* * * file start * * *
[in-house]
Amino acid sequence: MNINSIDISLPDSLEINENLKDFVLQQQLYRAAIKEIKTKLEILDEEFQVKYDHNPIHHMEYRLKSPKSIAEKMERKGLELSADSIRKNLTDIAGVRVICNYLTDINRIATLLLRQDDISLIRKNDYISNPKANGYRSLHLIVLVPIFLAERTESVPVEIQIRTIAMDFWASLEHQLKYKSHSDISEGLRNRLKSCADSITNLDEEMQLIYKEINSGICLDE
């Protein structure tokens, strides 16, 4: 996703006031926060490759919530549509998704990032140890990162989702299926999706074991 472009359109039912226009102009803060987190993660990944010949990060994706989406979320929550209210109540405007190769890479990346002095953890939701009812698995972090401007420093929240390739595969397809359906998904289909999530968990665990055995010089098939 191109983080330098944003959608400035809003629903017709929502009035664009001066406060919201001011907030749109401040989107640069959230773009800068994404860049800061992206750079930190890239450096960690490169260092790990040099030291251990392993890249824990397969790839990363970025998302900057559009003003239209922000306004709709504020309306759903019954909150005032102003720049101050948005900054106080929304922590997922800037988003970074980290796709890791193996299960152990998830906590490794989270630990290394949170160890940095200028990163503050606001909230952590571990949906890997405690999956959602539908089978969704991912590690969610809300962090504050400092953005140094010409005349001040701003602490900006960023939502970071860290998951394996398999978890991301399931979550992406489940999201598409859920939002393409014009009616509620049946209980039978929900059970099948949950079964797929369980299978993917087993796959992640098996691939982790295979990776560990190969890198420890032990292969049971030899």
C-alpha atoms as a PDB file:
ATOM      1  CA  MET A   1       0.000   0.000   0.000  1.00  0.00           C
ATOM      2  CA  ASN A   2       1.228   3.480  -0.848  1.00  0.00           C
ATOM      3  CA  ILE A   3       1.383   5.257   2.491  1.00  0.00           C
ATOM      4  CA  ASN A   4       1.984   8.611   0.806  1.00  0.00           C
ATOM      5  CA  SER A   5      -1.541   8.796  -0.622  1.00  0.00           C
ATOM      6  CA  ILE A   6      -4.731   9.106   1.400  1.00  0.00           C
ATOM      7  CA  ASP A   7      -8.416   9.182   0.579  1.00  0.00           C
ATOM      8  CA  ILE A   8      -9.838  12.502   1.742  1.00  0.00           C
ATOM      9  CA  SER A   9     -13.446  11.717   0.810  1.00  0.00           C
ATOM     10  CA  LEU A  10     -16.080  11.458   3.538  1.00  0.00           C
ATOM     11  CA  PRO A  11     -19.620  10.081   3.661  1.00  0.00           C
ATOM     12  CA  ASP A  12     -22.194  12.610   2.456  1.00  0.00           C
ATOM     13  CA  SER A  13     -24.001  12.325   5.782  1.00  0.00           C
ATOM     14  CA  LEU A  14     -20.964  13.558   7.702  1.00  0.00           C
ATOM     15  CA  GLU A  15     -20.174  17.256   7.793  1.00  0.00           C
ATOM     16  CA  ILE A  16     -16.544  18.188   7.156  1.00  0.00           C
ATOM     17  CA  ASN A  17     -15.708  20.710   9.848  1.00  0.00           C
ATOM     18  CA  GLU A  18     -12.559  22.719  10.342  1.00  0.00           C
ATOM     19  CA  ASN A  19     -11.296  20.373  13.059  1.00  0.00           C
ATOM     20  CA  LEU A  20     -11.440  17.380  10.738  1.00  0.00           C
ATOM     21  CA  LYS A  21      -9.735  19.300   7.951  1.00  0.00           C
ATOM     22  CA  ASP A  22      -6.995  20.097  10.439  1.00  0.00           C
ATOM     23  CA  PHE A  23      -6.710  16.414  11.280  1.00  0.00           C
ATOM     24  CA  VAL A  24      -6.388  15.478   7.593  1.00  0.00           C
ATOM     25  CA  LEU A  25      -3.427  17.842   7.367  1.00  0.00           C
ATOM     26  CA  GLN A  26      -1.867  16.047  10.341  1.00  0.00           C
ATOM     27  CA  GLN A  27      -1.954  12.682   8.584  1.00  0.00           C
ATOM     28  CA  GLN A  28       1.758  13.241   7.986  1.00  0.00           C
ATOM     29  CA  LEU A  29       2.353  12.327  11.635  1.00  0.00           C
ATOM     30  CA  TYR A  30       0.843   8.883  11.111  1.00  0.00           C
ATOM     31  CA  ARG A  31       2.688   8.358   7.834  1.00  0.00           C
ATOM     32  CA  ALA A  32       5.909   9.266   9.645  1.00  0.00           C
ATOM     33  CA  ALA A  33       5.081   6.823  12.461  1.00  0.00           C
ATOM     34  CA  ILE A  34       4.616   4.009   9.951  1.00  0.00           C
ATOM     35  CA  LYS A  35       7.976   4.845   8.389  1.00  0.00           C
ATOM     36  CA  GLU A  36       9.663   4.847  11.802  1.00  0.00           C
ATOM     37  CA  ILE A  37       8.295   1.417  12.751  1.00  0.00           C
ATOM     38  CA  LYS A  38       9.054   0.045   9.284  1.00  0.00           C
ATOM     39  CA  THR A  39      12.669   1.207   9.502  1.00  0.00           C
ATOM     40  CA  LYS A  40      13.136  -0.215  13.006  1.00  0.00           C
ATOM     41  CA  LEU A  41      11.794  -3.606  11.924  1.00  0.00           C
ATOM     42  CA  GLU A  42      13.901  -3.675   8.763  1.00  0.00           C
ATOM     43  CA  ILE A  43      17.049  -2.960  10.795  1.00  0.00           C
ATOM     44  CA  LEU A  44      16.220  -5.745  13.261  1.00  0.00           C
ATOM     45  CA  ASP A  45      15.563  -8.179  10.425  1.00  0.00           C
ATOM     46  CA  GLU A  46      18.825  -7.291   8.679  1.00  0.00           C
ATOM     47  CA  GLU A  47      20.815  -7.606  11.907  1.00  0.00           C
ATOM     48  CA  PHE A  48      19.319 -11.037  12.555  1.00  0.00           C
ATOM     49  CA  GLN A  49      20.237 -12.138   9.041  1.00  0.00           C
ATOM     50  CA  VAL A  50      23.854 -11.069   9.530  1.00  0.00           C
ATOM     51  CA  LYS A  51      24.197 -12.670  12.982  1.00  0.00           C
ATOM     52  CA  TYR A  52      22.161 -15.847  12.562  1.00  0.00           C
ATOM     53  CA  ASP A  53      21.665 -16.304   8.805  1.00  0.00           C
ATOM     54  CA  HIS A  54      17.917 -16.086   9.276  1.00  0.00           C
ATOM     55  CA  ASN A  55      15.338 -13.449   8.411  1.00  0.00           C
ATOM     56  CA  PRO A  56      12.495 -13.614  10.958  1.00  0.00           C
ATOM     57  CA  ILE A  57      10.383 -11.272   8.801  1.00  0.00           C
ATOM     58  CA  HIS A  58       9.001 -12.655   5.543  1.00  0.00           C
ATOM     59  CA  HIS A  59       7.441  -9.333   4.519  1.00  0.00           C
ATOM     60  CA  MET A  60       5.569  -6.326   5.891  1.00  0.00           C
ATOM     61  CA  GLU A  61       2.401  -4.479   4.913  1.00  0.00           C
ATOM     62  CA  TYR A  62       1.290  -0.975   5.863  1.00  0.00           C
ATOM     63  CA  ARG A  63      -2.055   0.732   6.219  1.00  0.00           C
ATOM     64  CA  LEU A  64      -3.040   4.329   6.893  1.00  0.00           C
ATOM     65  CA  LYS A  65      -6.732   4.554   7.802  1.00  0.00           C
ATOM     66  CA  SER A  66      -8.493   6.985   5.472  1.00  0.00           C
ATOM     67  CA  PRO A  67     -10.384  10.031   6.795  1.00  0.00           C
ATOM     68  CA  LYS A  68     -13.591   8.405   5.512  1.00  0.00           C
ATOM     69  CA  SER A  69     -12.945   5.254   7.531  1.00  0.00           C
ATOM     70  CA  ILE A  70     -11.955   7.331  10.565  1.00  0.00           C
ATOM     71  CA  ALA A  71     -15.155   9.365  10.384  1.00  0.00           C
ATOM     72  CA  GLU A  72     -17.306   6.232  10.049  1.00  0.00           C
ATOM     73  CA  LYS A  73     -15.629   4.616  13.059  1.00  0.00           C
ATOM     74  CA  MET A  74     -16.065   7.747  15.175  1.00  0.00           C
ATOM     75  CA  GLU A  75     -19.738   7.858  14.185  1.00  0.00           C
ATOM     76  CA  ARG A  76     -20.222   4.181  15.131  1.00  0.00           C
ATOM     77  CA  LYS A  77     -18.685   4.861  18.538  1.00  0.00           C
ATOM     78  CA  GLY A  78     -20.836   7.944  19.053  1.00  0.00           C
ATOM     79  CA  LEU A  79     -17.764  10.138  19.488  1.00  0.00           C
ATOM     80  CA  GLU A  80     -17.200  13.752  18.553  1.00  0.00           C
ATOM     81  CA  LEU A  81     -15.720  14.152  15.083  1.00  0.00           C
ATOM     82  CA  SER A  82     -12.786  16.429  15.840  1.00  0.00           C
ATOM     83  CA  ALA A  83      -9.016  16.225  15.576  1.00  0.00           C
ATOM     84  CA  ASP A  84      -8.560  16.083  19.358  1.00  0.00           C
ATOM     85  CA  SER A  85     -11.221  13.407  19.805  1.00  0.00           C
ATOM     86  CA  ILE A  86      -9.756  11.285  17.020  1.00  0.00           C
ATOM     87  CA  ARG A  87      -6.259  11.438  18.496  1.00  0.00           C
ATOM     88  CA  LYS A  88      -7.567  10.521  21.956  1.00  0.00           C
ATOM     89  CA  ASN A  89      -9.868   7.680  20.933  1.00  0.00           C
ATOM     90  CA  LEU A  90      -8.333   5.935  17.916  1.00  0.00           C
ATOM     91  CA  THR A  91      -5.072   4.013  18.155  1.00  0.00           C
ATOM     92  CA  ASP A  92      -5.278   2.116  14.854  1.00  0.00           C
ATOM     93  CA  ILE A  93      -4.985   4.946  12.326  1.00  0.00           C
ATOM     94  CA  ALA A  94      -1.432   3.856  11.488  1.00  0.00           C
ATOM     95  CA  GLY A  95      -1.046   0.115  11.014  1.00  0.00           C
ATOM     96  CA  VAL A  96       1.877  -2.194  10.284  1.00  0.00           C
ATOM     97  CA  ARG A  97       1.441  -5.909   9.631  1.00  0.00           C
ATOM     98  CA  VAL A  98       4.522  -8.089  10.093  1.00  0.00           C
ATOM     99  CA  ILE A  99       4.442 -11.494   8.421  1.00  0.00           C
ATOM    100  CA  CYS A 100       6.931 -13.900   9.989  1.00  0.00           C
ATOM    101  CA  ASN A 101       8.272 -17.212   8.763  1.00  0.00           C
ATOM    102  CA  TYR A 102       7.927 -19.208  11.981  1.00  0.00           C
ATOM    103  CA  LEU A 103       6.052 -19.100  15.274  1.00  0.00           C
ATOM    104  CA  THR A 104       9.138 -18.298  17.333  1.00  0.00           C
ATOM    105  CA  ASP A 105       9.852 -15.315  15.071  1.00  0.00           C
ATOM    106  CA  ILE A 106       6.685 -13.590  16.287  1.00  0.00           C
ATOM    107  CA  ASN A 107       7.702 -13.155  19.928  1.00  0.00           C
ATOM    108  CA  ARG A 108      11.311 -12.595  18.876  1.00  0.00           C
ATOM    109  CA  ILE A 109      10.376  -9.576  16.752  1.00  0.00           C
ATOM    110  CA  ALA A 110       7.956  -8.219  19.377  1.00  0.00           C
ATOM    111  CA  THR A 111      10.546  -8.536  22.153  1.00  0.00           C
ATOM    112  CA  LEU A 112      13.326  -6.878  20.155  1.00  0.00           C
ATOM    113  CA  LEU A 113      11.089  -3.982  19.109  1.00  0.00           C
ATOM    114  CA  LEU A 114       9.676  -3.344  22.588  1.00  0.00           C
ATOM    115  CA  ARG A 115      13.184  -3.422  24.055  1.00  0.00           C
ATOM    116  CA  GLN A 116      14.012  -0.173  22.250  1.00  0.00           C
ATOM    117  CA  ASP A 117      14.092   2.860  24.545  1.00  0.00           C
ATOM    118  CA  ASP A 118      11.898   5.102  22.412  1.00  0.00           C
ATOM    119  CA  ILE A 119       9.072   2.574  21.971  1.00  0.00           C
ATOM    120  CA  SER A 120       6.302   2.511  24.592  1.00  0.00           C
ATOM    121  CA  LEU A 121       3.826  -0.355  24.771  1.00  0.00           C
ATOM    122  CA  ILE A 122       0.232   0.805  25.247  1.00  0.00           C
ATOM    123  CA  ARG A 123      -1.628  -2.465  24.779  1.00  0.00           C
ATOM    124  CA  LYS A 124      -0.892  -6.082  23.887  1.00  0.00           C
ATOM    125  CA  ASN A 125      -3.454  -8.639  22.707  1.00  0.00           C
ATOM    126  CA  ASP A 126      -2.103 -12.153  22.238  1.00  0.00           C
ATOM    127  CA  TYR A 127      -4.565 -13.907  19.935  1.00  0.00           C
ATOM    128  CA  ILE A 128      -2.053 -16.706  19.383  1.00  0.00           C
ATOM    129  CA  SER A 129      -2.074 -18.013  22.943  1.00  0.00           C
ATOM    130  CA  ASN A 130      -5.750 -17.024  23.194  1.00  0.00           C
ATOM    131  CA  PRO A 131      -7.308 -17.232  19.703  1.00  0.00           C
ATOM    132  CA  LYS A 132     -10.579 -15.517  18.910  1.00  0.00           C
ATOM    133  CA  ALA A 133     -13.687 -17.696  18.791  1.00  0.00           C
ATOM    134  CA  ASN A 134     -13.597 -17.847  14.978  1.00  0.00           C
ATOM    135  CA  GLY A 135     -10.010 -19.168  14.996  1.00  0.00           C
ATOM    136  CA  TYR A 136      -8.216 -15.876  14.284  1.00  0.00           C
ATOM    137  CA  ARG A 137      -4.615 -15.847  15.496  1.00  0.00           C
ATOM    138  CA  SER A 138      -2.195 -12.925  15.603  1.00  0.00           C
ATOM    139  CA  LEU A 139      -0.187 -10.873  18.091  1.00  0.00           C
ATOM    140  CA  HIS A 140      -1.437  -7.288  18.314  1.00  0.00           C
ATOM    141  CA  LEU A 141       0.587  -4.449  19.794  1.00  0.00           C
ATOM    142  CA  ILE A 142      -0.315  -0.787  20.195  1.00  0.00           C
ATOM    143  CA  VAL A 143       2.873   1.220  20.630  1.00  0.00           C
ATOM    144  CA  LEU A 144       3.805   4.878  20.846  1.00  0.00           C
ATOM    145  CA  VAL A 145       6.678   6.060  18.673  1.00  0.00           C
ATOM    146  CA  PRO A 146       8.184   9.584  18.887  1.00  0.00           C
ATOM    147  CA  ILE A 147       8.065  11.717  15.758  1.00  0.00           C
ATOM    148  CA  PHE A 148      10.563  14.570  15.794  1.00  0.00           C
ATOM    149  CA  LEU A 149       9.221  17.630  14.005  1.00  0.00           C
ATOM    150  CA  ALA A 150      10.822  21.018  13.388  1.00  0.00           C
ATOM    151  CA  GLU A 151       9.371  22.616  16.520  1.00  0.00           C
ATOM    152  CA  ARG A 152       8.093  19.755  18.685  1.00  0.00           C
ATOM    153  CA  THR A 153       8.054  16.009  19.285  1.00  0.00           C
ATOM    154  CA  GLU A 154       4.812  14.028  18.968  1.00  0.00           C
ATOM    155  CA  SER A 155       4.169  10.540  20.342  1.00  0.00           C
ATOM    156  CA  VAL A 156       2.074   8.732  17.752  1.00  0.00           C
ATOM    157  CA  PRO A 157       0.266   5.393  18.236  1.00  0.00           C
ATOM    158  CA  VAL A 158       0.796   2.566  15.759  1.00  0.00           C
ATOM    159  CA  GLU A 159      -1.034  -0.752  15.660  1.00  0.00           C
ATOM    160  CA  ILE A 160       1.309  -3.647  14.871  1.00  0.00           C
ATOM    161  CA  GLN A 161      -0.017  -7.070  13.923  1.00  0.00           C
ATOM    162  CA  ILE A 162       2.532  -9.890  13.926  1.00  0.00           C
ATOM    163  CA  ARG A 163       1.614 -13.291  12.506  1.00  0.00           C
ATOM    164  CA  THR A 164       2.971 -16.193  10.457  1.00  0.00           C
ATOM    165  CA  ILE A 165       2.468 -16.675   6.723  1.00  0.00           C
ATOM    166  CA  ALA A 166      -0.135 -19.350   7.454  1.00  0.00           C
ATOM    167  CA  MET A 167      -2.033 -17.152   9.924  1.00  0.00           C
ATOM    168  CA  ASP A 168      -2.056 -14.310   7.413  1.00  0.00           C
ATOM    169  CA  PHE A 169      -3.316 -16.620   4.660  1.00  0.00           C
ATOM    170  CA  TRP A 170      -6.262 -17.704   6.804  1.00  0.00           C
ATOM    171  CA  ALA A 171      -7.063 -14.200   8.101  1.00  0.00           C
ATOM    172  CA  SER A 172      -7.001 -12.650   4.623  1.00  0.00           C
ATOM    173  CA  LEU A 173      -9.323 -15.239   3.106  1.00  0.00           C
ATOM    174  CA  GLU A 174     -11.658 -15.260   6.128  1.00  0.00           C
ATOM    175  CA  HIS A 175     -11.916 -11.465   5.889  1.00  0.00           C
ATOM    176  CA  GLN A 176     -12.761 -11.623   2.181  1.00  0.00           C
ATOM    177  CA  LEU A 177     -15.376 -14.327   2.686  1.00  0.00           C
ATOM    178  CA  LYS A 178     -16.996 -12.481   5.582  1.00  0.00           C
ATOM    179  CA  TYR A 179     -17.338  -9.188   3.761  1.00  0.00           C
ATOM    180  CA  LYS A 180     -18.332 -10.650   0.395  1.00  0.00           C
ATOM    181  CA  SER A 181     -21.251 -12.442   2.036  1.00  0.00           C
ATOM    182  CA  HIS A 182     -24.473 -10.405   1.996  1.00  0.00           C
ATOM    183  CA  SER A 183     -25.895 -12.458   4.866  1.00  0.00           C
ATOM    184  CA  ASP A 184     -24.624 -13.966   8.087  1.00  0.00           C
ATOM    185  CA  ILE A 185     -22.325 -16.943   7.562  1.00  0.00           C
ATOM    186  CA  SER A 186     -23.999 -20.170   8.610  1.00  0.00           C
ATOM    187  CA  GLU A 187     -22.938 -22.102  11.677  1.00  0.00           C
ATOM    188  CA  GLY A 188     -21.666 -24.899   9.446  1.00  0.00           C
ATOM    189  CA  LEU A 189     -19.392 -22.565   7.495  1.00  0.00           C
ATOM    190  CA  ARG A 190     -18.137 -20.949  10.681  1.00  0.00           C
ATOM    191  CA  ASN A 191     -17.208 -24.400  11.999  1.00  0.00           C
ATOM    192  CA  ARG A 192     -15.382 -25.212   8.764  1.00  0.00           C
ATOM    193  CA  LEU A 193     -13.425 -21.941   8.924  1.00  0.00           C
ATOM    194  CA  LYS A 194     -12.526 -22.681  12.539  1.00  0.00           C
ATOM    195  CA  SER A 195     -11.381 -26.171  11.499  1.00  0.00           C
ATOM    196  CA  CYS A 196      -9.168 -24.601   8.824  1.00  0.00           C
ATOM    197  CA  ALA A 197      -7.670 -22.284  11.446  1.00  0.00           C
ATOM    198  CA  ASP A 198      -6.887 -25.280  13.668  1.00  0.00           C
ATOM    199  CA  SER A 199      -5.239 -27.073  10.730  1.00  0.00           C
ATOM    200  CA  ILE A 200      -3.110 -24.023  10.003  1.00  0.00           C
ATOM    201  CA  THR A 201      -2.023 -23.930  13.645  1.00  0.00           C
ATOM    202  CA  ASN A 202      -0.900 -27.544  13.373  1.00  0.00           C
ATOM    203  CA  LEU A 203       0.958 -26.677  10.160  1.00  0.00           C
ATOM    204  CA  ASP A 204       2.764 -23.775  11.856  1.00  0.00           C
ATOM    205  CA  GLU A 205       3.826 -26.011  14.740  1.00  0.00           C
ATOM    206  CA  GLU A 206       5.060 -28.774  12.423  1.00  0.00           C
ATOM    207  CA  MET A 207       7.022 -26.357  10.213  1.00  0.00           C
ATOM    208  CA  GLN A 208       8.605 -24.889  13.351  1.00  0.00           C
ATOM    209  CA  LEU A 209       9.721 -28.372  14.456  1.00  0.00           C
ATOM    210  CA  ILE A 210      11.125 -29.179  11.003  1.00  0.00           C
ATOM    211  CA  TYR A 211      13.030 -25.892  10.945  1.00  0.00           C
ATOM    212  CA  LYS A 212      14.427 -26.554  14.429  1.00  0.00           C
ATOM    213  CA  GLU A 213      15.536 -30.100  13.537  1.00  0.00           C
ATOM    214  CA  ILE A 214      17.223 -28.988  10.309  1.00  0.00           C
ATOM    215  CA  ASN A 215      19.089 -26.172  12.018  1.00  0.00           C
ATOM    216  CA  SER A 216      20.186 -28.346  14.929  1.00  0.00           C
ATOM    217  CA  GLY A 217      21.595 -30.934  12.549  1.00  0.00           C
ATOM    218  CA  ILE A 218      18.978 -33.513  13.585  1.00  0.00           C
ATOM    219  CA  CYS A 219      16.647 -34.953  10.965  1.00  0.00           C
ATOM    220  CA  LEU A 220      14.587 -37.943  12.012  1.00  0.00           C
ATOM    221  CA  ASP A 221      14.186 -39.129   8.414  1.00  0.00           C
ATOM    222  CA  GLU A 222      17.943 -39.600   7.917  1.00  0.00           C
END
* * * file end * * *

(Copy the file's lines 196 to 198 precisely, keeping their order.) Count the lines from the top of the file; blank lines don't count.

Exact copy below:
ATOM    192  CA  ARG A 192     -15.382 -25.212   8.764  1.00  0.00           C
ATOM    193  CA  LEU A 193     -13.425 -21.941   8.924  1.00  0.00           C
ATOM    194  CA  LYS A 194     -12.526 -22.681  12.539  1.00  0.00           C